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Tech Photos from deadly Guatemala volcano show area totally covered in ash, as nearly 300 are confirmed dead or missing

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The images show Escuintla during the disaster operation after the Volcán de Fuego erupted on Sunday. So far 75 deaths have been confirmed by disaster officials, and 192 people are missing.

A photo released by Guatemalan authorities shows buildings and trucks covered in white volcanic ash from the Volcán de Fuego (Volcano of Fire), seen erupting in the top-right image. play

A photo released by Guatemalan authorities shows buildings and trucks covered in white volcanic ash from the Volcán de Fuego (Volcano of Fire), seen erupting in the top-right image.

(AP/Business Insider)

  • Images from Escuintla, Guatemala, show the strange blanket of white ash that has descended on the area.
  • 75 people are dead and 192 missing after the Volcán de Fuego erupted on Sunday.
  • Secondary eruptions and lava flows have forced even more people to evacuate.


Authorities in Guatemala have released otherworldly photos of the area around a recently-erupted volcano covered in white ash, as almost 300 people are declared missing or dead after an eruption.

The images show the city of Escuintla, part of the disaster zone around the Volcán de Fuego, or "Volcano of Fire," which erupted on Sunday.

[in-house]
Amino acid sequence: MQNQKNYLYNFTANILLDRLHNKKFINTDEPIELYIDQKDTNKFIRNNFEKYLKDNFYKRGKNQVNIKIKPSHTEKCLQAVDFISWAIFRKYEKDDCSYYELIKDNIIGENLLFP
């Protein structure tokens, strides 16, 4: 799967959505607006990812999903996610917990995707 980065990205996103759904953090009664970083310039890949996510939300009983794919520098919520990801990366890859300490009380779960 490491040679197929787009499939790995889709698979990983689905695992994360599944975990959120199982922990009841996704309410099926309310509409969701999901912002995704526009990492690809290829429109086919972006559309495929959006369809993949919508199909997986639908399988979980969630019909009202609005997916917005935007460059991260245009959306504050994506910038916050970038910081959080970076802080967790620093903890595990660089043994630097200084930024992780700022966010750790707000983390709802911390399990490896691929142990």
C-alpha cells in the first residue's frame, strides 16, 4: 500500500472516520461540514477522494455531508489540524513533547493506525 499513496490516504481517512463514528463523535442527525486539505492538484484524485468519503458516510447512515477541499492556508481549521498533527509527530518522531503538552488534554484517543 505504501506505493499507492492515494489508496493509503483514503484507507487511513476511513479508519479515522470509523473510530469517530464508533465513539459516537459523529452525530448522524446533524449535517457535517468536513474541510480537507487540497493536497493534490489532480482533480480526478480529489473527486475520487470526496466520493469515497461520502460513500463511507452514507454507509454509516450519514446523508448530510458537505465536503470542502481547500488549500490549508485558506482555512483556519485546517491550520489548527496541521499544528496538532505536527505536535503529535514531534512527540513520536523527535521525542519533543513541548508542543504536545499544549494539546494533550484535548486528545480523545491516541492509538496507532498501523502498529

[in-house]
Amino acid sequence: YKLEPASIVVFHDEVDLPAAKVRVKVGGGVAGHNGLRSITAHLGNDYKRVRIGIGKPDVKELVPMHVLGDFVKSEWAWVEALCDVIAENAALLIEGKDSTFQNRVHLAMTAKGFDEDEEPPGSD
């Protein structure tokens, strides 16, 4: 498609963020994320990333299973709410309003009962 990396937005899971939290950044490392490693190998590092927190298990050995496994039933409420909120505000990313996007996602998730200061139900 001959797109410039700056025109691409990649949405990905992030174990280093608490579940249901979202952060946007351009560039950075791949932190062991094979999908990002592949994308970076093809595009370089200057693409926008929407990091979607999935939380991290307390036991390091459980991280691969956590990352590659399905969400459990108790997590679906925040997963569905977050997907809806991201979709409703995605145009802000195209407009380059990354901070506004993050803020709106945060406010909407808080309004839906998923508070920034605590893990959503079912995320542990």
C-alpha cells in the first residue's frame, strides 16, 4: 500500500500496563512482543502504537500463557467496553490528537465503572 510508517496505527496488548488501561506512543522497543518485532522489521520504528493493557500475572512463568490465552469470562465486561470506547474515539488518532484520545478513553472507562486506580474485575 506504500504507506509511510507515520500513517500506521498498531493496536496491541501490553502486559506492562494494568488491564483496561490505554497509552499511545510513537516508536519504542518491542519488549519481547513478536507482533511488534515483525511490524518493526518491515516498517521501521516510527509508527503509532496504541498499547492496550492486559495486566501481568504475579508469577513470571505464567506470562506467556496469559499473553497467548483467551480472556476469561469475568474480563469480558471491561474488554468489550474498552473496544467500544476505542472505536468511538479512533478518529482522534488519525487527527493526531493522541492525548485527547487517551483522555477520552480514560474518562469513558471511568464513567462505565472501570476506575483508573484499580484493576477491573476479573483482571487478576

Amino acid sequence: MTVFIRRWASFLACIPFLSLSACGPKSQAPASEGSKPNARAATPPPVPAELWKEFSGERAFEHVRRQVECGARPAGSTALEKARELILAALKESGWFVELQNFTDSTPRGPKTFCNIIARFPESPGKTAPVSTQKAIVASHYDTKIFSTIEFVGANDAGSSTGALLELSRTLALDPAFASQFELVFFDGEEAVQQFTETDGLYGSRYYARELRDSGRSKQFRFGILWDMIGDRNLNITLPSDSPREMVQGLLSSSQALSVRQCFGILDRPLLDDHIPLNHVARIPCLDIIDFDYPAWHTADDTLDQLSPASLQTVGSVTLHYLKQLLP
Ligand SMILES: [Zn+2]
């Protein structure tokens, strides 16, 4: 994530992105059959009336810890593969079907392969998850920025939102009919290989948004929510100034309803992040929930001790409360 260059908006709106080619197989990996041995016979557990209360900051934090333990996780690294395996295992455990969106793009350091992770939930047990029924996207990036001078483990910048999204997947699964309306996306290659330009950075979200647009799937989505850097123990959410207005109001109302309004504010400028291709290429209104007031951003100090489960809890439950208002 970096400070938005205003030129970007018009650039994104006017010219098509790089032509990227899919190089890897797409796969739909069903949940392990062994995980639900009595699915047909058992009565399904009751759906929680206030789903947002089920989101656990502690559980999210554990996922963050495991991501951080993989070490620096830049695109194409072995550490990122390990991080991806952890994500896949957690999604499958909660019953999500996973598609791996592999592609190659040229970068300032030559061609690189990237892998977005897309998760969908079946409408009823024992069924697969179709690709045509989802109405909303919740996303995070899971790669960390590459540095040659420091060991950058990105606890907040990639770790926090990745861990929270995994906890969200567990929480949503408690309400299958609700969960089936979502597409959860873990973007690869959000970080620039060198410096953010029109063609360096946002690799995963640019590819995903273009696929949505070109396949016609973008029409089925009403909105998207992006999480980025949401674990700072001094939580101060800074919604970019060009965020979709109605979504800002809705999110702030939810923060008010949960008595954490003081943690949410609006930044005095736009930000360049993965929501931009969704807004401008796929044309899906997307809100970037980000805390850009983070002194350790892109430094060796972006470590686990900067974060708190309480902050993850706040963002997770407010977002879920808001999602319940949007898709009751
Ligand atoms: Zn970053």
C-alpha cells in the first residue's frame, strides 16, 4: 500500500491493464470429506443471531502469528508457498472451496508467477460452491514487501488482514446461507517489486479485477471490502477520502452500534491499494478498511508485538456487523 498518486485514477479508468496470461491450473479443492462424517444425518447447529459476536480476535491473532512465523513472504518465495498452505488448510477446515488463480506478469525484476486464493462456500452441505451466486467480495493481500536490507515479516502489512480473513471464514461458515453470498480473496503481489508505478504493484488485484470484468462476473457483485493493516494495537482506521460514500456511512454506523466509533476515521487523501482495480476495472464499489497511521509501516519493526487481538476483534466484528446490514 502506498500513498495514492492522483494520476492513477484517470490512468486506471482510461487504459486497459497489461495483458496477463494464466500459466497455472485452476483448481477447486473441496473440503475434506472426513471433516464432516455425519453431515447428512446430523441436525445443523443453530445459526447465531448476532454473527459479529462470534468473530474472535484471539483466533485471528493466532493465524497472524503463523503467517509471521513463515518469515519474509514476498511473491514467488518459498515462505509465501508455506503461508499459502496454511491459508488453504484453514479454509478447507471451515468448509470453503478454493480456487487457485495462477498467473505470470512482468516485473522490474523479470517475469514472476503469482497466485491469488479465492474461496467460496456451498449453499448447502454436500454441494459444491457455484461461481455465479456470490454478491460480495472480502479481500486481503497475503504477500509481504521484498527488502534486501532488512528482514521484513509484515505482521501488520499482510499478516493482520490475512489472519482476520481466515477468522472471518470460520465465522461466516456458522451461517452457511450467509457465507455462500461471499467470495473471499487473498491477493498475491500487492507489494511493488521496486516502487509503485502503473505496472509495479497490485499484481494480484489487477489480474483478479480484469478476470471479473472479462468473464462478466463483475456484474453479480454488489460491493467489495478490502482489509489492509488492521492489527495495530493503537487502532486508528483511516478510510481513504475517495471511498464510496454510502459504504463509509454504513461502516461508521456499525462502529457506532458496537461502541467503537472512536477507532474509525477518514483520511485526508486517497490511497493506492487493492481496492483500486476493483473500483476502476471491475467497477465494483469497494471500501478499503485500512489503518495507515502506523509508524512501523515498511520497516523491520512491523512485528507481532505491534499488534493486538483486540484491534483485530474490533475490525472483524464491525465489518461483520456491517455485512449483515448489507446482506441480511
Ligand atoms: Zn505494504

They were taken by the Guatemalan National Civil Police during the disaster operation, which has so far confirmed 75 deaths. 192 more people are still missing.

Ash-covered El Rodeo, a small settlement near the volcano. play

Ash-covered El Rodeo, a small settlement near the volcano.

(AP)

On Tuesday evening, hundreds of people who live near the volcano were still trying to evacuate, as new lava flows were pushed from the volcano in a secondary eruption.

According to The Associated Press:

"A column of smoke rose from the mountain Tuesday afternoon and hot volcanic material began descending its south side, prompting new evacuation orders for a half dozen communities and the closure of a national highway.

"The country's seismology and vulcanology institute said the smoke billowing from the volcano's top could produce a 'curtain' of ash that could reach 20,000 feet above sea level, posing a danger to air traffic."

The rescue operation is expected to continue on Wednesday, and the toll may rise further.

A rescue worker pauses amid the attempt to save people hurt or displaced in the eruption. play

A rescue worker pauses amid the attempt to save people hurt or displaced in the eruption.

(Reuters)